Gold member
Gold member
@Point-Seven-five wrote:I have used that 2K rattlecan clear coat on a couple of projects. 
The reference to "2K"? Am I missing or not remembering a manufacturer?

    

Laitch

Laitch
Life time member
Life time member
@jjefferies wrote:
@Point-Seven-five wrote:I have used that 2K rattlecan clear coat on a couple of projects. 
The reference to "2K"? Am I missing or not remembering a manufacturer?
It's the stuff mentioned in Post #11 and a link given to it.


__________________________________________________
1995 K75 81,000 miles
Painting Issues and report on powder coating Usa-lo10
    

Point-Seven-five

Point-Seven-five
Life time member
Life time member
It's the two part clear that has the catalyst in the bottom of the can. You activate the paint in the can by pushing a big red button on the bottom that punctures the divider and allows the two part to mix. 2K refers to the fact that you mix two parts together. It the type of paint. not a trade name.


__________________________________________________
Present:
1994 K75RT
1991 K100RS
1988 K100RS SE

Past:
1994 BMW K75S
1992 BMW K100RS
1982 Honda FT500
1979 Honda XR185
1977 Honda XL125
1974 Honda XL125
1972 OSSA Pioneer 250
1968 Kawasaki 175
    

Dai

Dai
Life time member
Life time member
@Laitch wrote:If by He you mean the guy in that video, what he's using has no methylene chloride in it, according to its MSDS .
Ah. It's the H2-02 doing the damage then. Impressive.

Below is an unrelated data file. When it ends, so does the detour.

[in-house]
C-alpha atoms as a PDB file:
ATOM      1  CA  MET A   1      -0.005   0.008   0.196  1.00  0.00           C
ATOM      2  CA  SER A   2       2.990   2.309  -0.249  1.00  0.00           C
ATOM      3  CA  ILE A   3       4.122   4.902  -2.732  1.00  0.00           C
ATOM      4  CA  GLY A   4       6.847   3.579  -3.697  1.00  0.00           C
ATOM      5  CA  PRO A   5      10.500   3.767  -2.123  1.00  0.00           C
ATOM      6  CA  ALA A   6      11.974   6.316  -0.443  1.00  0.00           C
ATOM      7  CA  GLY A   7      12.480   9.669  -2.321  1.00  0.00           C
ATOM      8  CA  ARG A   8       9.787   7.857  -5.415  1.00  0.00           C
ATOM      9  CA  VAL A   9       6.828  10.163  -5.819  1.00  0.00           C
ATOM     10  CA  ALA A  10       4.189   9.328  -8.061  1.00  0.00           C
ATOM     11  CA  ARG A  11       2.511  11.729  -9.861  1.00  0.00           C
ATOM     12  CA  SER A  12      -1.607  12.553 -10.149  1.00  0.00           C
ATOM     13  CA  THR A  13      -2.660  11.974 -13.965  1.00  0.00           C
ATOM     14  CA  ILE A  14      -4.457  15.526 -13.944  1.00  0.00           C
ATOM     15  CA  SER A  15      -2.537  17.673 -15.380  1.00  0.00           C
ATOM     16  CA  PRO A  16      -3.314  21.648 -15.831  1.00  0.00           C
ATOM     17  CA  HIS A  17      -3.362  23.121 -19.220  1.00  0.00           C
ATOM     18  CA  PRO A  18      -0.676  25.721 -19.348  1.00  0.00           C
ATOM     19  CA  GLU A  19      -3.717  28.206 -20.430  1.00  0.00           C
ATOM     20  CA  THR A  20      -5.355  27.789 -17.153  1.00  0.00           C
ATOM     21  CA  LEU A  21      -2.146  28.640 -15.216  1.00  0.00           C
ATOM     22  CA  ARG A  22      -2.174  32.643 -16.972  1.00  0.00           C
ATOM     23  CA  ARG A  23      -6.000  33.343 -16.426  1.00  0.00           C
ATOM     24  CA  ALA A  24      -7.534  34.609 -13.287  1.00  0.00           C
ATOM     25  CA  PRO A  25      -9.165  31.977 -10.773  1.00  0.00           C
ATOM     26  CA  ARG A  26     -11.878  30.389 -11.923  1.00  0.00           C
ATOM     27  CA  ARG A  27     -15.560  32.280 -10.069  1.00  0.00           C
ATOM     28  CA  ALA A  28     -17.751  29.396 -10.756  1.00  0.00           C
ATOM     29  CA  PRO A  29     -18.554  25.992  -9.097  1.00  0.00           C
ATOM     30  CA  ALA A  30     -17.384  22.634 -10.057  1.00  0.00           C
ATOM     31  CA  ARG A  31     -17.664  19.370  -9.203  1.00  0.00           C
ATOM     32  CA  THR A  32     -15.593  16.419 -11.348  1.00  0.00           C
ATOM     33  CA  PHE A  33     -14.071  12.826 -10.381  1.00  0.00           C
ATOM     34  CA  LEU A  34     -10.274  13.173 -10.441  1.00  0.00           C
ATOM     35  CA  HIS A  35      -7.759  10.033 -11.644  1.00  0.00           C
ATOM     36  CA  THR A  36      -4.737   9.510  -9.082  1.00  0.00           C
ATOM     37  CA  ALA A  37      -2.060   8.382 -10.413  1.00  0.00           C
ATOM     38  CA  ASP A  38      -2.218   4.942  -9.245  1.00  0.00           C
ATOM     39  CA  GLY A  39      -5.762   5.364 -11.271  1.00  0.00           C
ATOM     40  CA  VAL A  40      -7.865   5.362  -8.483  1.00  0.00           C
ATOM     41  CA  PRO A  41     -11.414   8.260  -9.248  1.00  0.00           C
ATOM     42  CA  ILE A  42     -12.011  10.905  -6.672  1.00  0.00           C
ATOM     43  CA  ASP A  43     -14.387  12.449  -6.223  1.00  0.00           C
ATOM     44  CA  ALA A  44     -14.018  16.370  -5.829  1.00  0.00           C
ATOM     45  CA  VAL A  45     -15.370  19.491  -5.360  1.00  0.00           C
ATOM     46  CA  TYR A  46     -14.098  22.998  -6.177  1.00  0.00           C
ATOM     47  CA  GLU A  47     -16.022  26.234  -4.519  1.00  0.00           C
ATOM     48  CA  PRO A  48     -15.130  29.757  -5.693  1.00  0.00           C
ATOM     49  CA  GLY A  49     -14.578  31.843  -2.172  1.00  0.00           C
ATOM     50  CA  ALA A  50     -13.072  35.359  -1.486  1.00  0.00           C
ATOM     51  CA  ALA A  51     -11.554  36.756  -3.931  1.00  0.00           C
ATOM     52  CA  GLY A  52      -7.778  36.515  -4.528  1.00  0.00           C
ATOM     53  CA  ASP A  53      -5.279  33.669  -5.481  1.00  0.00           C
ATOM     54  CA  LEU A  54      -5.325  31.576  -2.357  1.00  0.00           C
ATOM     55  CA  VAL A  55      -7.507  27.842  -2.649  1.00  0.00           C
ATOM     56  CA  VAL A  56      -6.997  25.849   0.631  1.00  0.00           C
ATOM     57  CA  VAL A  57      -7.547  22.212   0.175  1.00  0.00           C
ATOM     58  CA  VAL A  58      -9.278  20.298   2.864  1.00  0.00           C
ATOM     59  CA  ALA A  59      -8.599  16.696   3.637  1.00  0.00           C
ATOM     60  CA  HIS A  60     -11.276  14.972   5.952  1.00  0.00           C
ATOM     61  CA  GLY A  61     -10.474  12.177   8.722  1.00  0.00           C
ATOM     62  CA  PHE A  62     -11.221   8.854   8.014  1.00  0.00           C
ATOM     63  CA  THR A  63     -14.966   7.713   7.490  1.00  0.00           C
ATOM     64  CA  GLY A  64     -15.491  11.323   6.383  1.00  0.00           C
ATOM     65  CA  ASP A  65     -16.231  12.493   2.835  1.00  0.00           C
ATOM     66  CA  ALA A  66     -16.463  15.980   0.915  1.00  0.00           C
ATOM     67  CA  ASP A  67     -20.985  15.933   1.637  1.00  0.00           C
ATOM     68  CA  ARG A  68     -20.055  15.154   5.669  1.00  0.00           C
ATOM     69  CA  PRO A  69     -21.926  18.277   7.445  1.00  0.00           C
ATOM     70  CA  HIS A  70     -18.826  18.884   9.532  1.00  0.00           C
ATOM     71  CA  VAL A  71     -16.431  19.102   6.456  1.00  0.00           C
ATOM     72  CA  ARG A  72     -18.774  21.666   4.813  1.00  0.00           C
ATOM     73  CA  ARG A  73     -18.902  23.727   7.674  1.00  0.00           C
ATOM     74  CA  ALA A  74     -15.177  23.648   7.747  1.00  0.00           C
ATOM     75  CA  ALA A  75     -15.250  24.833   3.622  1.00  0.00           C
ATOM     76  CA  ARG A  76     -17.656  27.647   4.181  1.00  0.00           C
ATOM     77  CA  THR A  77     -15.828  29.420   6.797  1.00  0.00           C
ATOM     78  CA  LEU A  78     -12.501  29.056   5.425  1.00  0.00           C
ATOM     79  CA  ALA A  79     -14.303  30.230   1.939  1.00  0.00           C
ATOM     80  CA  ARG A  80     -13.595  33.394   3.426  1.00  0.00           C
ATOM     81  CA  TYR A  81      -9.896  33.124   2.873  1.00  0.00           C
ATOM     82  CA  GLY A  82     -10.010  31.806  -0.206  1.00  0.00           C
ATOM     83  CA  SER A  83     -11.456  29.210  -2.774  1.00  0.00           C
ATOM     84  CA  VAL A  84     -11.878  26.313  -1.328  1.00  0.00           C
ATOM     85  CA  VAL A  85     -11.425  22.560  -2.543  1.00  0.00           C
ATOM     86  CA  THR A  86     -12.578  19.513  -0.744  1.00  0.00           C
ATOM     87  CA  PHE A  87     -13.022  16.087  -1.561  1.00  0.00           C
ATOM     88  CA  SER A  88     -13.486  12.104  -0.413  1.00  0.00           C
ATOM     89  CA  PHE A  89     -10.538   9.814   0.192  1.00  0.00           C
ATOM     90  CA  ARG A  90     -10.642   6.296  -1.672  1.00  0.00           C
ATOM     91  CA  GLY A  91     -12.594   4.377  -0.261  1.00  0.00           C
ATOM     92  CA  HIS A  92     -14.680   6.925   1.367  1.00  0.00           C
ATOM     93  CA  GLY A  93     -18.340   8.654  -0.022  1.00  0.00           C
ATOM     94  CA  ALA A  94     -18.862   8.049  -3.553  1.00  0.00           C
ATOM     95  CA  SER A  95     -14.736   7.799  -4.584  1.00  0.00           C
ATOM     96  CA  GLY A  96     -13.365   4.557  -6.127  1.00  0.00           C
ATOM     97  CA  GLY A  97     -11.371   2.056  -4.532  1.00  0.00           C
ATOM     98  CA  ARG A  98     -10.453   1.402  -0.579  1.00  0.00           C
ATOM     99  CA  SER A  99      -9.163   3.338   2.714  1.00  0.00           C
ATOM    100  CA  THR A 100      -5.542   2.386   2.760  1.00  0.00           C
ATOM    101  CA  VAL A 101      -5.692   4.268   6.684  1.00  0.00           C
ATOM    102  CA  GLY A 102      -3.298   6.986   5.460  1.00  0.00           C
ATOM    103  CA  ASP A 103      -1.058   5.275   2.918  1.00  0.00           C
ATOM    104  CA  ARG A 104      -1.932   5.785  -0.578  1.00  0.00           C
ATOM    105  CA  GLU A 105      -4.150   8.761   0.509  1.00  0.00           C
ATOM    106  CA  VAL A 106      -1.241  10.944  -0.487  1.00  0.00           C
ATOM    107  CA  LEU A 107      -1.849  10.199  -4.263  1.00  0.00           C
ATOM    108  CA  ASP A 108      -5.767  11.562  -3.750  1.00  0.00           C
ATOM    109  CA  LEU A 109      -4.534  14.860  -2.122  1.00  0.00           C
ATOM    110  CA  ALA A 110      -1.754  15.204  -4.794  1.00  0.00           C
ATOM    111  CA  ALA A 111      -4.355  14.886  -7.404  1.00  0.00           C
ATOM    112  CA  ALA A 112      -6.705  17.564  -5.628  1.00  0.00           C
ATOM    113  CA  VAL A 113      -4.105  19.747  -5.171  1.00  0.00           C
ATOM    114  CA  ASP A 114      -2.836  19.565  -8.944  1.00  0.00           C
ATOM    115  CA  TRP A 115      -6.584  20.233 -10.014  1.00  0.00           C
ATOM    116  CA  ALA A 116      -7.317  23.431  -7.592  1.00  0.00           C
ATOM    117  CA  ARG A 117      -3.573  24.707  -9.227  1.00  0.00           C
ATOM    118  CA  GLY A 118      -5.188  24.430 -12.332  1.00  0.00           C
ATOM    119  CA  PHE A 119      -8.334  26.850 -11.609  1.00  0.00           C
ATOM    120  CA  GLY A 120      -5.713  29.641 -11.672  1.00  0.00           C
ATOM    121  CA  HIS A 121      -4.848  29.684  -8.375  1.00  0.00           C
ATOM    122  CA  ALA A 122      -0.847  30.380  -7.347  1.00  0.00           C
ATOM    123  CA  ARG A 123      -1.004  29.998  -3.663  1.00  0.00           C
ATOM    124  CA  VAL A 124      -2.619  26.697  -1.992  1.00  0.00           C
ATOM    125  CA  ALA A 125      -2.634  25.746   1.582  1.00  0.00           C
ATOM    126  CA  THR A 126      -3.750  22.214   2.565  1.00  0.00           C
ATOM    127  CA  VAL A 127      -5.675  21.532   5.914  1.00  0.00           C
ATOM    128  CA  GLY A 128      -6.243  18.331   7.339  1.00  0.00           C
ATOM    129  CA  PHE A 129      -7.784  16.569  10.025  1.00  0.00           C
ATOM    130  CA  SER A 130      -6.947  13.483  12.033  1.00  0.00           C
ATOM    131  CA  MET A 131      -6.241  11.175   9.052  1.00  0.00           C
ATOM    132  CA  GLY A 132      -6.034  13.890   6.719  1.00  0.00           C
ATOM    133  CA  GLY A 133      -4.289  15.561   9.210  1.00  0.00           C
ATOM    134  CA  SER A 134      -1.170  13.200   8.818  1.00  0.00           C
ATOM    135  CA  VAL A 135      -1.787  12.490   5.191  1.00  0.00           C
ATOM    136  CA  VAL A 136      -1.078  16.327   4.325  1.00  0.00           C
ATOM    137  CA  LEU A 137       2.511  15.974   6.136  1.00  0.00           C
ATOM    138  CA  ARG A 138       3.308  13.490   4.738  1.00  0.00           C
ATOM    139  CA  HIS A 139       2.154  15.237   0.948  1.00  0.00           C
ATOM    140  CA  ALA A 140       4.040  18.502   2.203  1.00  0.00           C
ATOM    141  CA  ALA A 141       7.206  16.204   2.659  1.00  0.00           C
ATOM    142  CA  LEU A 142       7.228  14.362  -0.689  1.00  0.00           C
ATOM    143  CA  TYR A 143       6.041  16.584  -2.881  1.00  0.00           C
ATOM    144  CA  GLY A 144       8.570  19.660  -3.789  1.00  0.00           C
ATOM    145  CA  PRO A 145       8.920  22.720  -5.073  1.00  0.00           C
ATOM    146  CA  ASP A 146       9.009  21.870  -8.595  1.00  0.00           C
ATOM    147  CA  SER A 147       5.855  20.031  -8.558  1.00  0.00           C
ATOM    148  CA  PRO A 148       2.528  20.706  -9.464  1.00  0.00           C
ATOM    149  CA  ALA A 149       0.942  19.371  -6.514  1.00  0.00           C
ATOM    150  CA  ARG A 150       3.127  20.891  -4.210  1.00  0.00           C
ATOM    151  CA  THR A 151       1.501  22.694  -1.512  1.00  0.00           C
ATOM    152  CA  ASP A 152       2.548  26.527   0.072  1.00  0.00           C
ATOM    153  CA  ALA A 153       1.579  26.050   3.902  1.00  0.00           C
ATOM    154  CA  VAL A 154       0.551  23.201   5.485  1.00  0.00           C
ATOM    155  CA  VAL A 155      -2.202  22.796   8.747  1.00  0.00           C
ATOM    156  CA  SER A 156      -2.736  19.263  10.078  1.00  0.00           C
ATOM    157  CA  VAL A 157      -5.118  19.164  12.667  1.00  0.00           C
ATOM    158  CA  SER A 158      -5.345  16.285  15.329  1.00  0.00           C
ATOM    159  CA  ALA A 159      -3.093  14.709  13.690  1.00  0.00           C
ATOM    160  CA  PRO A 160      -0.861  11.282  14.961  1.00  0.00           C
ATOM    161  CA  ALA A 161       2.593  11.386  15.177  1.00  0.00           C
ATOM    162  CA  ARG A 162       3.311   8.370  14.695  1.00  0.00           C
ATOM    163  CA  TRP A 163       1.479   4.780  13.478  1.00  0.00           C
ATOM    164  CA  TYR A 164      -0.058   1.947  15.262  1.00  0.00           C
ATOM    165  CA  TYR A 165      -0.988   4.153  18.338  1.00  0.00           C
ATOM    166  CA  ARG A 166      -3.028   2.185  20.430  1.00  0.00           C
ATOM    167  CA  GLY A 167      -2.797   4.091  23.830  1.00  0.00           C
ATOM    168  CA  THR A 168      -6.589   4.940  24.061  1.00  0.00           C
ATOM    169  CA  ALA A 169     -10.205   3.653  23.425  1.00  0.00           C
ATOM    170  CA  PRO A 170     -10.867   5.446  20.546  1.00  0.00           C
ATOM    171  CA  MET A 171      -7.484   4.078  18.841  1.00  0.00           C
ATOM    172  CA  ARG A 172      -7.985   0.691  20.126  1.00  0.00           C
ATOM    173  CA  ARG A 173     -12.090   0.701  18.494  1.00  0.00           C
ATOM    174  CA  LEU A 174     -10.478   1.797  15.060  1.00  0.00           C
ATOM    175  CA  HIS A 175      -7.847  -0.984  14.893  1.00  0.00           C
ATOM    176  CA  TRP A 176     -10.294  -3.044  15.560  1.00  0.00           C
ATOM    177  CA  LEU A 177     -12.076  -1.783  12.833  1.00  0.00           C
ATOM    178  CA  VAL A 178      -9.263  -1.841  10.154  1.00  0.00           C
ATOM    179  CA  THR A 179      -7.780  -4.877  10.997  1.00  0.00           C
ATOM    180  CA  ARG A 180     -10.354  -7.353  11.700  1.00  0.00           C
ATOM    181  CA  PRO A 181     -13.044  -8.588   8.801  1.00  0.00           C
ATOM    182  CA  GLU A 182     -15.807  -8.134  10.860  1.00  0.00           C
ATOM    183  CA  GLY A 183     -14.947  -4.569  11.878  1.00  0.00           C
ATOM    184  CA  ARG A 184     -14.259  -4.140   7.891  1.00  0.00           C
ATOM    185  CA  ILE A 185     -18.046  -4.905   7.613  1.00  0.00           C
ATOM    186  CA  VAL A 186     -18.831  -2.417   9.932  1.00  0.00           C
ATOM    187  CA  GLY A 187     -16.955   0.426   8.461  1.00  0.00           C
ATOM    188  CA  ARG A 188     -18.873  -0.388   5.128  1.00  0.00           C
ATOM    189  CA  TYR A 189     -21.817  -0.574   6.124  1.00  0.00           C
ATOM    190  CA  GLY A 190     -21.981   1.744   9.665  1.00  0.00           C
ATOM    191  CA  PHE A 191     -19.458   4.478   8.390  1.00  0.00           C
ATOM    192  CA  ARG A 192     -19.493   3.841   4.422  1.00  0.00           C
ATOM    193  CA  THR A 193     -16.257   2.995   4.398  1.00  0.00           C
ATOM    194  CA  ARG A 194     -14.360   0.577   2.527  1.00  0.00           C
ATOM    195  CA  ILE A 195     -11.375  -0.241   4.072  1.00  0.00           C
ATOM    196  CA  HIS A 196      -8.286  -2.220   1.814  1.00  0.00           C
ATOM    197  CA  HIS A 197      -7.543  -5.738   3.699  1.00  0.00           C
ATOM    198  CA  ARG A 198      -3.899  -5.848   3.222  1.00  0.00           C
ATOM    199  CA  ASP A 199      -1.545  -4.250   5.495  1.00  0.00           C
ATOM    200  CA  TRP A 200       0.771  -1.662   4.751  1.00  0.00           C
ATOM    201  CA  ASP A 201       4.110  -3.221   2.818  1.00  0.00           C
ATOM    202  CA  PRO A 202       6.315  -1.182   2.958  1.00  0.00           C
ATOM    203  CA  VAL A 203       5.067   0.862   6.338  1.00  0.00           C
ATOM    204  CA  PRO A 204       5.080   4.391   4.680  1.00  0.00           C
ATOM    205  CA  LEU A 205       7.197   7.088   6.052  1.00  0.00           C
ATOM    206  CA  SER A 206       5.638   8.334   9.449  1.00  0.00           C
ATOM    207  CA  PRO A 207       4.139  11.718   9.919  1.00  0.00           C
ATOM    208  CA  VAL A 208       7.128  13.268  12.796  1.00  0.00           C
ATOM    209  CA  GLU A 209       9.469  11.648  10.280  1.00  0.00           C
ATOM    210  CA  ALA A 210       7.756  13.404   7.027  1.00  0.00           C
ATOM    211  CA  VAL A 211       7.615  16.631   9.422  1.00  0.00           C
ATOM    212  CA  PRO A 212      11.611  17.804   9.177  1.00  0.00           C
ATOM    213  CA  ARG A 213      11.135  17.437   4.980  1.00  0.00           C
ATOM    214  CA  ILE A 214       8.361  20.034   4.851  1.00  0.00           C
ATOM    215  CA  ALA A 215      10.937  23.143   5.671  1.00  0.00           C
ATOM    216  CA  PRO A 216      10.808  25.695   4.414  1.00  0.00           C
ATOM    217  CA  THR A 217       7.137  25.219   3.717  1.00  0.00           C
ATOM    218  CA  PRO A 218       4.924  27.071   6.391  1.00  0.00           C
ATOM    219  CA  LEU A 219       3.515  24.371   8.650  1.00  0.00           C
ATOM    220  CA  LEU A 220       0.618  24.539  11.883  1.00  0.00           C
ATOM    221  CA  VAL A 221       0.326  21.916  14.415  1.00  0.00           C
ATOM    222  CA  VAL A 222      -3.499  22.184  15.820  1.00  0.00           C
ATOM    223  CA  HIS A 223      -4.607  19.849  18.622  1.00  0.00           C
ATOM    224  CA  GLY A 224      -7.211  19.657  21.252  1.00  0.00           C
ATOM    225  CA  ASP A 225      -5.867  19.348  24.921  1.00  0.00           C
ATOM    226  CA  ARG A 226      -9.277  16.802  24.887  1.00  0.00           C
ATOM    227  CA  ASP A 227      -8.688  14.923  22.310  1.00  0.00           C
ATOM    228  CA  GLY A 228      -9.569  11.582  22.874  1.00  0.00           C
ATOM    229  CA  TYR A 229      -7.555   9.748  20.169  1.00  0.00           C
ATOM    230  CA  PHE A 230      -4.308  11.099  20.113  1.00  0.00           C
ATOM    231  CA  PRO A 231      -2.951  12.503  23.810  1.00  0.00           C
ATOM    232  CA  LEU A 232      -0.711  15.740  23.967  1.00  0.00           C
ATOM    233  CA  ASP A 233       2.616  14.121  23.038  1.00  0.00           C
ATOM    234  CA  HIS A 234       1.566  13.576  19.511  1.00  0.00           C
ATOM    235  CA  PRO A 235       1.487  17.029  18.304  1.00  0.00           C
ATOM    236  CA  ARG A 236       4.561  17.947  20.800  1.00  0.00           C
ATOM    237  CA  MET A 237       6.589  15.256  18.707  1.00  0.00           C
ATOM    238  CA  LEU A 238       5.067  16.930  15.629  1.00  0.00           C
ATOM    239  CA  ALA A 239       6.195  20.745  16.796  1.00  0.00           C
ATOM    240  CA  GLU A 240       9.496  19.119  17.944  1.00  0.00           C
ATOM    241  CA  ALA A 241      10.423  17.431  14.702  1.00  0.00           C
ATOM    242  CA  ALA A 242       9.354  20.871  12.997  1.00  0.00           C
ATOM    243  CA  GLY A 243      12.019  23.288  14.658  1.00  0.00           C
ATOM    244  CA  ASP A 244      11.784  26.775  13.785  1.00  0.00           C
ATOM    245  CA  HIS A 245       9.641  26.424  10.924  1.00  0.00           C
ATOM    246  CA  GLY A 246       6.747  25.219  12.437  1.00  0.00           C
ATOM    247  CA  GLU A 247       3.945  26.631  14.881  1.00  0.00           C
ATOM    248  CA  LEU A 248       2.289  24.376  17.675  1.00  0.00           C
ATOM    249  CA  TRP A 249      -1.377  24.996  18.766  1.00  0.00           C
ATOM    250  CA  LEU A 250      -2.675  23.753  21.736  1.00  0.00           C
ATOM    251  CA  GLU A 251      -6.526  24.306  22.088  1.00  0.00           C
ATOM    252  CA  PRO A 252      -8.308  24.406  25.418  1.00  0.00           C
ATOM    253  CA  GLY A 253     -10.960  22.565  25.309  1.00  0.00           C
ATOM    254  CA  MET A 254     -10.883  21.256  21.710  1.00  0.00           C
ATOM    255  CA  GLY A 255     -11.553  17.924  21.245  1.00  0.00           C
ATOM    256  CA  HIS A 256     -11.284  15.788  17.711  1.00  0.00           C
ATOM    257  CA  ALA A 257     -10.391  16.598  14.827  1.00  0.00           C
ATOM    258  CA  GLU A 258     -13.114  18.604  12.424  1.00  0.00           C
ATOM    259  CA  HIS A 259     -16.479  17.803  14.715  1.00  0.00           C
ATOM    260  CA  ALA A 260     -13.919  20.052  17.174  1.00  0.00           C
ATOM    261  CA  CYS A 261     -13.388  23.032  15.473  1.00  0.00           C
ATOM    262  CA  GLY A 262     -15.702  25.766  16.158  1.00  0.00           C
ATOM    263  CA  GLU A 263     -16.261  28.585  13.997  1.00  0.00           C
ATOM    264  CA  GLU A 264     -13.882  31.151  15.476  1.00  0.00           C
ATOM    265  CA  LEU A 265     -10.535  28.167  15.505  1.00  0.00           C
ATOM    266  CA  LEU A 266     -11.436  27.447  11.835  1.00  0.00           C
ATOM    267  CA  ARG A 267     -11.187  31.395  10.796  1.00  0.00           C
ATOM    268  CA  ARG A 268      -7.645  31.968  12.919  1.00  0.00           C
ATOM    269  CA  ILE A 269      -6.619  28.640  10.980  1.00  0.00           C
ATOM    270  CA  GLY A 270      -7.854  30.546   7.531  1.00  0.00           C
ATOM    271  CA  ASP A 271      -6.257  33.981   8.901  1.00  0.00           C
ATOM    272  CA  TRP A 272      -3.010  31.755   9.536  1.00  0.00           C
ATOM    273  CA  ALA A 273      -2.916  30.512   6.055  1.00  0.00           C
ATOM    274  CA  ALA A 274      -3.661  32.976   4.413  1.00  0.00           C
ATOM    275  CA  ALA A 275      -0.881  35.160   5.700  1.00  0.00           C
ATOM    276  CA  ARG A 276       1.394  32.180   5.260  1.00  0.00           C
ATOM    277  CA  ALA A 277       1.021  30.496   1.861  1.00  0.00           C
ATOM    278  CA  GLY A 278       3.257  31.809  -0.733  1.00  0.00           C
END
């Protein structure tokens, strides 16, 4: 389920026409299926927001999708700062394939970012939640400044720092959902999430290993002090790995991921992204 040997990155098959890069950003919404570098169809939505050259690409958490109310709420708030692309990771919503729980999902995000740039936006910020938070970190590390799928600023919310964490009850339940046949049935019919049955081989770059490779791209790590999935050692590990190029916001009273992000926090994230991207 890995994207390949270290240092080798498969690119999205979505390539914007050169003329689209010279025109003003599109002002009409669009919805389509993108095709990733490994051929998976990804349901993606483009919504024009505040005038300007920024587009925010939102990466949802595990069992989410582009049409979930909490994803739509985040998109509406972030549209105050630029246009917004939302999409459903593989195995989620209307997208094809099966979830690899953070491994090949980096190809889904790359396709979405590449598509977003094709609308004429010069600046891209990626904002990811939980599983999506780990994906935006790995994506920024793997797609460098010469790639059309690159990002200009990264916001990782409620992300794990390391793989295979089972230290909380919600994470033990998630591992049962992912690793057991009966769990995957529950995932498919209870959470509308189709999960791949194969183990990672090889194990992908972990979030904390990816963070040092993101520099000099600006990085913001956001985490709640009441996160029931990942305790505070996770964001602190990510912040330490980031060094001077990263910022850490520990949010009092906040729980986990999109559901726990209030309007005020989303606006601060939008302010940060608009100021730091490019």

__________________________________________________
1983 K100 upgraded to K100RS spec, 1987 K100RT
Others...
1978 Moto Guzzi 850-T3, 1979 Moto Guzzi 850-T3 California,1993 Moto Guzzi 1100ie California
2020 Royal Enfield Bullet 500
    

Laitch

Laitch
Life time member
Life time member
@Dai wrote:Ah. It's the H2-02 doing the damage then. Impressive.
Maybe it's a special H atom like the one used in Jack Daniels.


__________________________________________________
1995 K75 81,000 miles
Painting Issues and report on powder coating Usa-lo10
    

jjefferies

jjefferies
Gold member
Gold member
@jjefferies wrote:The stripper advertises that it is readily capable of removing even epoxy paints. But after 4 applications I've still got small specks and bits of body putty and paint left.
Yeh! just found that a Dremmel tool with buffing wheel works well to get these small problems. And you can buy the buffing wheels by the 10's online. Just it's not exactly the quickest or most efficient way of removing small bits.

    

20Back to top Go down   Painting Issues and report on powder coating Empty Paint removal Mon Apr 12, 2021 3:01 pm

SteveWilson

SteveWilson
active member
active member
Couple of points on paint removal - 1. stripper likes a bit of time to work. leaving it overnight helps but it tends to dry out. works better if you can put stuff in a plastic bag or clingfilm.
Also - alternatives to paint stripper - Brake fluid might shift what stripper doesn't
Cheers
Steve